9. Horse Creek:
Mile marker 76.2

Horse Creek Footbridge
Photo courtesy Gary Rainey

Sargent Sambo
Lived to be well over 100 years old. Believed to be the last known full-blooded
Shasta Indian
Photo courtesy Siskiyou County Museum
  • The origin of Horse Creek comes from a story told by Sergeant Sambo, a legendary Shasta Indian, whose uncle had a horse attacked by a mountain lion, hence the name.
  • Sergeant Sambo was a versatile character. He accomplished tasks that the local farmers were unable or unwilling to do. From doing laundry to training horses, to tracking and herding stray cattle in the rough terrain, this unique individual was also famous for his corn squeezins'.
  • A little gulch across the river produced cinnabar for an old Chinese elder in the 1850s. Every two years he took it to China where it was prized for medicinal purposes.
  • Robert Rainey homesteaded Horse Creek to raise cattle in 1890. At the same time, a large sawmill was in full operation, supplying the whole area with lumber. Rainey allowed the fertile fields across the river to be extensively dredged in 1938 under the condition that they be restored to farmland.
  • Chester Barton established Horse Creek Camp, where he built a small store and cabins for sportsmen east of the footbridge. In 1901, a new wooden bridge replaced the cable bridge. After it fell into the river, it was replaced by the suspension bridge still in use today.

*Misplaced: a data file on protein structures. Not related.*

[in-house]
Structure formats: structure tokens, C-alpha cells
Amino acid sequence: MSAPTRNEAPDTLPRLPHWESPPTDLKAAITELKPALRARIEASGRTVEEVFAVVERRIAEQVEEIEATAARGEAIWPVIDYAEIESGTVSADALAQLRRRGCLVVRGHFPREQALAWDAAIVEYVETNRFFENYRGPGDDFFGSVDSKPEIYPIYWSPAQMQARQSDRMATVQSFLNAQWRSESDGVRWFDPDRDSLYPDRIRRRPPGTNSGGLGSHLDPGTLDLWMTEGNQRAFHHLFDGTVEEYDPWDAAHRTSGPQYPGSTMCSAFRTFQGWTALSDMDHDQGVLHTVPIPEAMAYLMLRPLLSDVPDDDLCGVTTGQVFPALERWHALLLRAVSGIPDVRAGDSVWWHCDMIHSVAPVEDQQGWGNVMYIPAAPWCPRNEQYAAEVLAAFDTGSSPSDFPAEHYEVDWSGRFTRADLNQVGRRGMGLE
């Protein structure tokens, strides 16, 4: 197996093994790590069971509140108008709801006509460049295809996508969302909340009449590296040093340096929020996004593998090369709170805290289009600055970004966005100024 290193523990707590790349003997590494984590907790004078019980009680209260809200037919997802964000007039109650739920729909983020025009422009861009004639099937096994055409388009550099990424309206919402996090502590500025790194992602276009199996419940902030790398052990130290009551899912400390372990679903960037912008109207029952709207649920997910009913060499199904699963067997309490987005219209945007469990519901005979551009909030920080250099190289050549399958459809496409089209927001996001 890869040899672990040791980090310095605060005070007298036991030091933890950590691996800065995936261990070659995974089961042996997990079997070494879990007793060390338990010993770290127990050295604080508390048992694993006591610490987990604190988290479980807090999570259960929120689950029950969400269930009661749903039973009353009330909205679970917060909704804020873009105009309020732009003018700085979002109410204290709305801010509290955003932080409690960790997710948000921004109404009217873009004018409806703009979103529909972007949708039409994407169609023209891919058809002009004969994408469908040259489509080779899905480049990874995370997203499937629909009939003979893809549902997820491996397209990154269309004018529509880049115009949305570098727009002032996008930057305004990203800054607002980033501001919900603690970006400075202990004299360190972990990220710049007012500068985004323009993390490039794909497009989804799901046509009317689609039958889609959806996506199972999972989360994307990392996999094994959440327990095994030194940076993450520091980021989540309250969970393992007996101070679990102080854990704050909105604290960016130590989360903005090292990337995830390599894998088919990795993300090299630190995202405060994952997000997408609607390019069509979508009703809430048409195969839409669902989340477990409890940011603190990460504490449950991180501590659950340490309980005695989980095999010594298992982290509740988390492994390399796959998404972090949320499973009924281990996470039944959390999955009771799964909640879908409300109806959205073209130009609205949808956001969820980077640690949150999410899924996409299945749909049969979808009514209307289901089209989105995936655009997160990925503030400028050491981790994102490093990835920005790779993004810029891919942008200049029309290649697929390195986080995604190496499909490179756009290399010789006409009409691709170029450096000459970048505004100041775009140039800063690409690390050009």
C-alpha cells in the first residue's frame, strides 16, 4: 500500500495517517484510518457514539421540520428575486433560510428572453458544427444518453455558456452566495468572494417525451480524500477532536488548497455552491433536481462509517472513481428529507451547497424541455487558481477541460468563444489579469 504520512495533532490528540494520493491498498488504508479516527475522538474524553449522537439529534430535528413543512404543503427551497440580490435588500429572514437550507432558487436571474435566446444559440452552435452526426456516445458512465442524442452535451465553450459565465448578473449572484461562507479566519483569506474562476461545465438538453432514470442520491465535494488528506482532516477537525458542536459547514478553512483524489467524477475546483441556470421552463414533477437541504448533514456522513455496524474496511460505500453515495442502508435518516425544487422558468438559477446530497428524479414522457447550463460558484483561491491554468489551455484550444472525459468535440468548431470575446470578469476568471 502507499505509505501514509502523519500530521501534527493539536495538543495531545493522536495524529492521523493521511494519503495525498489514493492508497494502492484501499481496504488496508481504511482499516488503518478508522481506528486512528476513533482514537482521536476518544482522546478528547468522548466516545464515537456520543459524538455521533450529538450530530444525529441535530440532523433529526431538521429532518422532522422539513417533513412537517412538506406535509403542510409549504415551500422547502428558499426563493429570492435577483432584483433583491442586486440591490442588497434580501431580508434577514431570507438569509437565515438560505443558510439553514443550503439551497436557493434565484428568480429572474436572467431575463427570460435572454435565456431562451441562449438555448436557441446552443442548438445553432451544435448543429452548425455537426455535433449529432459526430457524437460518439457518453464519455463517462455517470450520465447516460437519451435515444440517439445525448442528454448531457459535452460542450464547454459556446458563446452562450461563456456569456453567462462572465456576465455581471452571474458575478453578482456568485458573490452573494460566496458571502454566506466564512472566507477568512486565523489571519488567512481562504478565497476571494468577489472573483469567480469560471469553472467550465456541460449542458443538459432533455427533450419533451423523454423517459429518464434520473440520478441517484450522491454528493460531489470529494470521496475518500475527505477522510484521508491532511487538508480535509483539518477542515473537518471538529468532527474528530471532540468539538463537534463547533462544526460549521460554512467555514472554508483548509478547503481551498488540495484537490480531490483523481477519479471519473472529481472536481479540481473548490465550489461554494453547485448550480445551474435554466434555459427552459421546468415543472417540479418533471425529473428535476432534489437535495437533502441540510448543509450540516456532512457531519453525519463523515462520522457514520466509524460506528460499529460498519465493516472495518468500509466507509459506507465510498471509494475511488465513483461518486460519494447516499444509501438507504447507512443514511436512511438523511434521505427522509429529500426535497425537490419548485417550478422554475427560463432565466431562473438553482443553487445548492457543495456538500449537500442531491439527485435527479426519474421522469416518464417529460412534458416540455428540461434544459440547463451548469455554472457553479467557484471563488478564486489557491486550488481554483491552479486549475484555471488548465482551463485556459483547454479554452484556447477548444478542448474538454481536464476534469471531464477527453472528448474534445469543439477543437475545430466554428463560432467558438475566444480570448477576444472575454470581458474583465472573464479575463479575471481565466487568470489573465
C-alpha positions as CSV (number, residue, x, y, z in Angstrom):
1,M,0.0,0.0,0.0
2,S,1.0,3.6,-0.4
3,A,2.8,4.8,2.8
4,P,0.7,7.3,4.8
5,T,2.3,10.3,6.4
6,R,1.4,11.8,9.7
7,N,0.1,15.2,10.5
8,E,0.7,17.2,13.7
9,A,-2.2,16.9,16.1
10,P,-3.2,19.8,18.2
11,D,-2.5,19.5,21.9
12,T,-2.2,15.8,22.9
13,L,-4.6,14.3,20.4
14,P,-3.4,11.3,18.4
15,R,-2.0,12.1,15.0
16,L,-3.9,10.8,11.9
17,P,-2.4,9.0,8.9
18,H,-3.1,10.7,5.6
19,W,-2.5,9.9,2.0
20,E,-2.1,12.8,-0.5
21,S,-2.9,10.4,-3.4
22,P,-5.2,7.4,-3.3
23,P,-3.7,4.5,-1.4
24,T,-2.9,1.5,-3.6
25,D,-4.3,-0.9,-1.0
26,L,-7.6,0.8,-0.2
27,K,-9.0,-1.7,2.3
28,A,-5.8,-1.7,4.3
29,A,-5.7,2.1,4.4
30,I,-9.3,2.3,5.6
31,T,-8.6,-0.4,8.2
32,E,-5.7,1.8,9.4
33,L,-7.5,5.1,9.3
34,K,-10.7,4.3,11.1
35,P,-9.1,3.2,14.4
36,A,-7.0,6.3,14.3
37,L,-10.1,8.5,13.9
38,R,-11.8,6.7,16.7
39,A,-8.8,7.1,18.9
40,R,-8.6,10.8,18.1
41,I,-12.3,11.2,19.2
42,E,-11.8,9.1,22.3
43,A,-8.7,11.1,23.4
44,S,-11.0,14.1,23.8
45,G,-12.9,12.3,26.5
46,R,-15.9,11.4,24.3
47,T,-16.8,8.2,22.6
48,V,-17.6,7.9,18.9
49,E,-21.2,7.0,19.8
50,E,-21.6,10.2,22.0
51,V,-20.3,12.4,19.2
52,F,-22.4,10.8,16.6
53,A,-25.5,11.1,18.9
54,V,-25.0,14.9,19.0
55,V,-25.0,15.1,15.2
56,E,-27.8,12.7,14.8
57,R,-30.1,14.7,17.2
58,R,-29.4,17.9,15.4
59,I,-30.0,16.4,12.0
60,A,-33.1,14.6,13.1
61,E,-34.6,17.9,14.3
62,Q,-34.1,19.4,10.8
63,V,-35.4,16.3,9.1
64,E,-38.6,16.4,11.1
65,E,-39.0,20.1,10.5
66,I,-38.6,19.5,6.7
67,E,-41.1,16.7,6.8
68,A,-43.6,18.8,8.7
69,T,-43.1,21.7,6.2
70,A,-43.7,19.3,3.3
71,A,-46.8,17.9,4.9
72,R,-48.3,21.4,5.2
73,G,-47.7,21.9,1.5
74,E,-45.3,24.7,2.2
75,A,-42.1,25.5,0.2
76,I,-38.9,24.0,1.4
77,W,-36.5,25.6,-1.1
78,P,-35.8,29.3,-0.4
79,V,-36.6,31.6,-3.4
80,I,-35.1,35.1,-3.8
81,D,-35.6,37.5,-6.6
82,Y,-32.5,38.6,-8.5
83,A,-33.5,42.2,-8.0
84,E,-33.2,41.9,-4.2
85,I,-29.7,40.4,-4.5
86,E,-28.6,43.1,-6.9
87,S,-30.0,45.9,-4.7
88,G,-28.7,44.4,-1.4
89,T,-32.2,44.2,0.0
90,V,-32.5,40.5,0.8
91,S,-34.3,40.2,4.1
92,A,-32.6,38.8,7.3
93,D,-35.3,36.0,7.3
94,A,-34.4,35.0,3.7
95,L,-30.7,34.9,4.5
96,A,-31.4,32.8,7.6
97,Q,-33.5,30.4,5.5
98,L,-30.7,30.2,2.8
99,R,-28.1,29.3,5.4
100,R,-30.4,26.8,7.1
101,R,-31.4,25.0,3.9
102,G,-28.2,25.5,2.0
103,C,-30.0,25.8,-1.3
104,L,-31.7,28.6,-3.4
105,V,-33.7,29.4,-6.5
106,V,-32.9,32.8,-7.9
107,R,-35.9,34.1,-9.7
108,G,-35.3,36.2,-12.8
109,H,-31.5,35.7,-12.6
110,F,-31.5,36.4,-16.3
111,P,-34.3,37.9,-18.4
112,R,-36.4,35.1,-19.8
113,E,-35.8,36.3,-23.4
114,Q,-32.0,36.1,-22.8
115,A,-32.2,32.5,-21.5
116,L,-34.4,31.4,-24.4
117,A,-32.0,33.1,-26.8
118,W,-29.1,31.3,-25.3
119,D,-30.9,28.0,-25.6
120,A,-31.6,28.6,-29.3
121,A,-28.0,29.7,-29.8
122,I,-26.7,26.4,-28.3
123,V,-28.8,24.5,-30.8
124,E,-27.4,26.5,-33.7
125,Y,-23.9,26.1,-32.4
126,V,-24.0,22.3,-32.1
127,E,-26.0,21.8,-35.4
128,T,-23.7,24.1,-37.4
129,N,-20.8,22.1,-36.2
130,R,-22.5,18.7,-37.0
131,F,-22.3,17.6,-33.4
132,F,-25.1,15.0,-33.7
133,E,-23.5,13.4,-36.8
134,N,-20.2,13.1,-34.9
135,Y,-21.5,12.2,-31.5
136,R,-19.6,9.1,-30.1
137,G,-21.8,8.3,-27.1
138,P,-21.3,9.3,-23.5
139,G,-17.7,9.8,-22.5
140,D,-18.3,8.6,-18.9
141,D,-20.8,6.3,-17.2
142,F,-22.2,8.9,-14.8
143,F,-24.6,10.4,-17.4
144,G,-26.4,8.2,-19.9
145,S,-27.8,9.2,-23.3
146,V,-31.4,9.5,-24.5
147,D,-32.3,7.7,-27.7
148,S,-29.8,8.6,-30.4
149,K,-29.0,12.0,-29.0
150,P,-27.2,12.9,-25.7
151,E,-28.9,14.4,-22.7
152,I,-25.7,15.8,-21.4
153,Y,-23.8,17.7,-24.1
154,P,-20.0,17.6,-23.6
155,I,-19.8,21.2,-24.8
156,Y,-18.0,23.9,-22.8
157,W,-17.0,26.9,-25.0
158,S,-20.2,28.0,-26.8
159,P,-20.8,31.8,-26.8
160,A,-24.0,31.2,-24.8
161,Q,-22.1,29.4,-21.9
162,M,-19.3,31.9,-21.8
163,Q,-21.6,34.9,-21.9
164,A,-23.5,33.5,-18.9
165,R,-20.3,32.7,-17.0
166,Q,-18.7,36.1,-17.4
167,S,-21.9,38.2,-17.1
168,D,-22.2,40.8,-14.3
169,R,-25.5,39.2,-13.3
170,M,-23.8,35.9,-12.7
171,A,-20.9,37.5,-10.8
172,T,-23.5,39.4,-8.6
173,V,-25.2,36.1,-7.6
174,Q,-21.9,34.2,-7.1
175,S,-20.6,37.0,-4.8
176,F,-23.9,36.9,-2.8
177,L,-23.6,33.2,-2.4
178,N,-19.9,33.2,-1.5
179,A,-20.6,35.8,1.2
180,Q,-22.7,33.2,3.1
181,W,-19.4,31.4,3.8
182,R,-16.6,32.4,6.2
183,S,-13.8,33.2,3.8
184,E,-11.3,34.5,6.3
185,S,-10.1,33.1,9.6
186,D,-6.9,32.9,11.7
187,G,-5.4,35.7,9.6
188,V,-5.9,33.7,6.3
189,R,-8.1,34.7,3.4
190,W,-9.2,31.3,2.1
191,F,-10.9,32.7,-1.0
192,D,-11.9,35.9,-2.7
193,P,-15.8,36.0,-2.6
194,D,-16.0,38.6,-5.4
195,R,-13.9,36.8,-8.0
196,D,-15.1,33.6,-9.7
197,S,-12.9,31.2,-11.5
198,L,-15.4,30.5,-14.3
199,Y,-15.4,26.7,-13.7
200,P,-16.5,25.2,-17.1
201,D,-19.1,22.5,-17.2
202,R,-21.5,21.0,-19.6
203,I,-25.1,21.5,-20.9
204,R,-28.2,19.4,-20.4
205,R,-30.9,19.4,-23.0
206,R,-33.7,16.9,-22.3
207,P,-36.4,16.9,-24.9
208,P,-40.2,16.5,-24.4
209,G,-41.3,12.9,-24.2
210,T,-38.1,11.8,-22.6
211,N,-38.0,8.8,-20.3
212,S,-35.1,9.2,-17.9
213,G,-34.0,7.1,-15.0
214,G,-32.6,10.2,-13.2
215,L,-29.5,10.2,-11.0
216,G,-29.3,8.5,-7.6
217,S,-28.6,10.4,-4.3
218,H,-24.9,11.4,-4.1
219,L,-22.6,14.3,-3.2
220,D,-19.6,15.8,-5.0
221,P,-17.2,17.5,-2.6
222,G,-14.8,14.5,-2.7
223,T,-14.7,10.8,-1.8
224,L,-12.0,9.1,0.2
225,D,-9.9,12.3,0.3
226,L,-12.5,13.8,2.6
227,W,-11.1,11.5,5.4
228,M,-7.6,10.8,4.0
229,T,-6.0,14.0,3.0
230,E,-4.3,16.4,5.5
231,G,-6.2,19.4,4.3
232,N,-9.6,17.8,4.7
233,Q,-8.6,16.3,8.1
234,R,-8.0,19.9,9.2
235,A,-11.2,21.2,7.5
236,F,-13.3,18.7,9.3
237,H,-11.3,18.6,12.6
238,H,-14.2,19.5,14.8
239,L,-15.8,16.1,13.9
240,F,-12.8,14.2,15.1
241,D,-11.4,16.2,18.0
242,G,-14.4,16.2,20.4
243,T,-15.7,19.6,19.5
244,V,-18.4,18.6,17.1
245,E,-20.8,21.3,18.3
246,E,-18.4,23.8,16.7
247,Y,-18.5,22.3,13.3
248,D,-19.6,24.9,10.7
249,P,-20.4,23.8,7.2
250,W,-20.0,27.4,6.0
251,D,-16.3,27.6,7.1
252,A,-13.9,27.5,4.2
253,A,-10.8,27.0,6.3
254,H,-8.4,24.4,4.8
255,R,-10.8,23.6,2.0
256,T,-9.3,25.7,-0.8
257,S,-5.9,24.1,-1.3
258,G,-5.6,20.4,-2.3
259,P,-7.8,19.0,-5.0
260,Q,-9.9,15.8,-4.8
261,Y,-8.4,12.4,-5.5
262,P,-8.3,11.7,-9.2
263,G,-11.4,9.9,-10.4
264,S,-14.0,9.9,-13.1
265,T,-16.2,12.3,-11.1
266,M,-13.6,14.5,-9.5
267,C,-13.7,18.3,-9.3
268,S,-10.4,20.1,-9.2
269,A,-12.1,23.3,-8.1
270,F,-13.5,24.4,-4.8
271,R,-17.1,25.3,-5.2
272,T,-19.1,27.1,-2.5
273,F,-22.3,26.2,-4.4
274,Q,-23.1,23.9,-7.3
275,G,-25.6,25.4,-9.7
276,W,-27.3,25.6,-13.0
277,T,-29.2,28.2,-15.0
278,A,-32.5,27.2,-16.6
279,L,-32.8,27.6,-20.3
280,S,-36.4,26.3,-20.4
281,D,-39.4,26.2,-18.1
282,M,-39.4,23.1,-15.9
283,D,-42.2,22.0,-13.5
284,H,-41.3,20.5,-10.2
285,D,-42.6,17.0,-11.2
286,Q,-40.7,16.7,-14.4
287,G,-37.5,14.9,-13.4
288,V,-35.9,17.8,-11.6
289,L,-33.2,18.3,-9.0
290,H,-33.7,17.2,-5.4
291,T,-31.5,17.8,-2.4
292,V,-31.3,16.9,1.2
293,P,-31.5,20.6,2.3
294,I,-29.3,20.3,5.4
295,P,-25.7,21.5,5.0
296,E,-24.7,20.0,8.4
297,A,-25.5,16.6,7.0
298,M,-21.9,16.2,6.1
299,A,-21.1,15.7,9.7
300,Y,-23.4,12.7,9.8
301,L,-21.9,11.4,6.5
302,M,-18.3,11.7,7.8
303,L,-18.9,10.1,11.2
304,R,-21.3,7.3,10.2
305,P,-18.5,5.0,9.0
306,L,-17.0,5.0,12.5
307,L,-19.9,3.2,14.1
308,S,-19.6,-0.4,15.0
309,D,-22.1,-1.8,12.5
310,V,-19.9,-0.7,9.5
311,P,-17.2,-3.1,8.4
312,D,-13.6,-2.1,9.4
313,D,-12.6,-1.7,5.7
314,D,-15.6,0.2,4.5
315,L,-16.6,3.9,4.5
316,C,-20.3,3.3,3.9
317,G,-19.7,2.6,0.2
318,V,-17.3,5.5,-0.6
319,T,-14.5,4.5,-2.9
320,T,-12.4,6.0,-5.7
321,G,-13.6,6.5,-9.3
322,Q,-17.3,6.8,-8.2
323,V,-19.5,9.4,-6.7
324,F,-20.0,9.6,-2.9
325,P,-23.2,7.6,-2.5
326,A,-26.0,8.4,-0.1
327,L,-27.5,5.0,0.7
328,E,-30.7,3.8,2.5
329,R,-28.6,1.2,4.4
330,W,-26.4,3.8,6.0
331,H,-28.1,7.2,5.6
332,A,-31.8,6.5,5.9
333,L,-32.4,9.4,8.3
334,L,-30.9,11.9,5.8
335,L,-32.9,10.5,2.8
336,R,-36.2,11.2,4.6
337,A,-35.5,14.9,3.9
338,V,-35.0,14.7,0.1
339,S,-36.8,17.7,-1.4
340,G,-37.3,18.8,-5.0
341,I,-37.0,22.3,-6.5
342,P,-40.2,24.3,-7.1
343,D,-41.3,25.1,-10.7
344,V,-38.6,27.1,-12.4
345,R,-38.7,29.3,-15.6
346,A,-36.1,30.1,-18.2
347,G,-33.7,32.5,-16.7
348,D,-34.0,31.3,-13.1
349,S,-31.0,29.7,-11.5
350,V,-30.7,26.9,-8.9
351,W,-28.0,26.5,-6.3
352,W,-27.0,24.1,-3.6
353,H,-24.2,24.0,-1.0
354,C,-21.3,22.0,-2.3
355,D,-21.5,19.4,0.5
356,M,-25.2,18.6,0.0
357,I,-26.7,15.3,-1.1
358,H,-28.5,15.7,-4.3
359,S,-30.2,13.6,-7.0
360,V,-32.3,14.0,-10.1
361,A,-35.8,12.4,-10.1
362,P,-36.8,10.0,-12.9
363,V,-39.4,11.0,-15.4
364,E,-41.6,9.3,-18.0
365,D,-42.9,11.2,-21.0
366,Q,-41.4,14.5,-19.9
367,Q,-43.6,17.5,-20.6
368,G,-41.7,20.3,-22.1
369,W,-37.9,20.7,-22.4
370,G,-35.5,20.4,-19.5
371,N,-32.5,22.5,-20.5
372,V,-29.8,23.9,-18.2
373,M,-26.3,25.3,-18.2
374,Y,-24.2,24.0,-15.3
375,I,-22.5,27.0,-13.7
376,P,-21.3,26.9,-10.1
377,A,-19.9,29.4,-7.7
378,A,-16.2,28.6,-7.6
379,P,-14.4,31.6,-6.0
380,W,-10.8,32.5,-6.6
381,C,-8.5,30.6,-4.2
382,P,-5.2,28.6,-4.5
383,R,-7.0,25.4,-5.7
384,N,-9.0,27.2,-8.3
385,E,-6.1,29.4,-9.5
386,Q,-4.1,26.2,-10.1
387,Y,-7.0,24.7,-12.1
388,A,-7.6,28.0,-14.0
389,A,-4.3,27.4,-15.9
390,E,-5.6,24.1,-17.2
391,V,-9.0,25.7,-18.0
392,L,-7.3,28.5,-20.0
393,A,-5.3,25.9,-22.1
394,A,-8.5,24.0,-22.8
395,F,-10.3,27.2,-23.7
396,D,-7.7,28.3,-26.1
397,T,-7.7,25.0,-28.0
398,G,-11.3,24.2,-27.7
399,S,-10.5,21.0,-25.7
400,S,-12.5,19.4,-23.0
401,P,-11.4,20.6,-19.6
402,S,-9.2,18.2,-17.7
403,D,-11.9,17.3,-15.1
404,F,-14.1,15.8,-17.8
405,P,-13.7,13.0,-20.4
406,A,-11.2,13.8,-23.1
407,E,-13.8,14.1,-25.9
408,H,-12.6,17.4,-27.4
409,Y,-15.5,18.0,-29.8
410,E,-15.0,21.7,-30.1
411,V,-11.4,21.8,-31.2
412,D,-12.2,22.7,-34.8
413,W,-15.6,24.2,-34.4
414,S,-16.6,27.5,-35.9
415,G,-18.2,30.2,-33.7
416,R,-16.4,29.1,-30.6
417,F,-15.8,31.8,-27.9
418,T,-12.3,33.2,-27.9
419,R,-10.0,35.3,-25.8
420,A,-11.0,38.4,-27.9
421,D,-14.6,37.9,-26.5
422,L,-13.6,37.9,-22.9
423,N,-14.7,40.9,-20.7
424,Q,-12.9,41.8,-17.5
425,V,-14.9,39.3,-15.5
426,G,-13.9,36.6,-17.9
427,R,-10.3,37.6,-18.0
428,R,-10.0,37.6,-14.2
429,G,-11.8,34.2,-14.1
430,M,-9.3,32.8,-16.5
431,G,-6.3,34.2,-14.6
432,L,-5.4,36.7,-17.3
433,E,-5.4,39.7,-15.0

• In 1946, a remodeled cafe (at this turnout) became the new store, cafe, gas station and post office. The store was destroyed by an arson fire in 1994.

10. Scott River: Mile marker 71.3

  • The Scott River was originally known by trappers as Beaver River. It drains from the Scott Valley, transporting gold from Quartz Hill into the Klamath.
  • Scott River Road was originally a pack trail over which supplies were brought to miners working the gold fields that were discovered by John Scott in 1850.
  • The low water flows of summer allowed miners to divert both rivers with wooden dams. They used massive water wheel pumps to drain the area, giving access to the river bottom. The raging waters of winter over consecutive years destroyed all their efforts causing them to rebuild the following season.
  • The Scott is a challenge for experienced kayakers and a major Fall spawning tributary for salmon.

Waterwheel on the Klamath River
Photo courtesy Siskiyou County Museum

11. Hamburg at Sarah Totten Campground: Mile marker 70.0

Caldwell Store early 1900s
Photo courtesy Siskiyou County Museum

Hamburg Store & Post Office early 1900s
Photo courtesy Siskiyou County Museum

Services: Store, bed & breakfast, campground.

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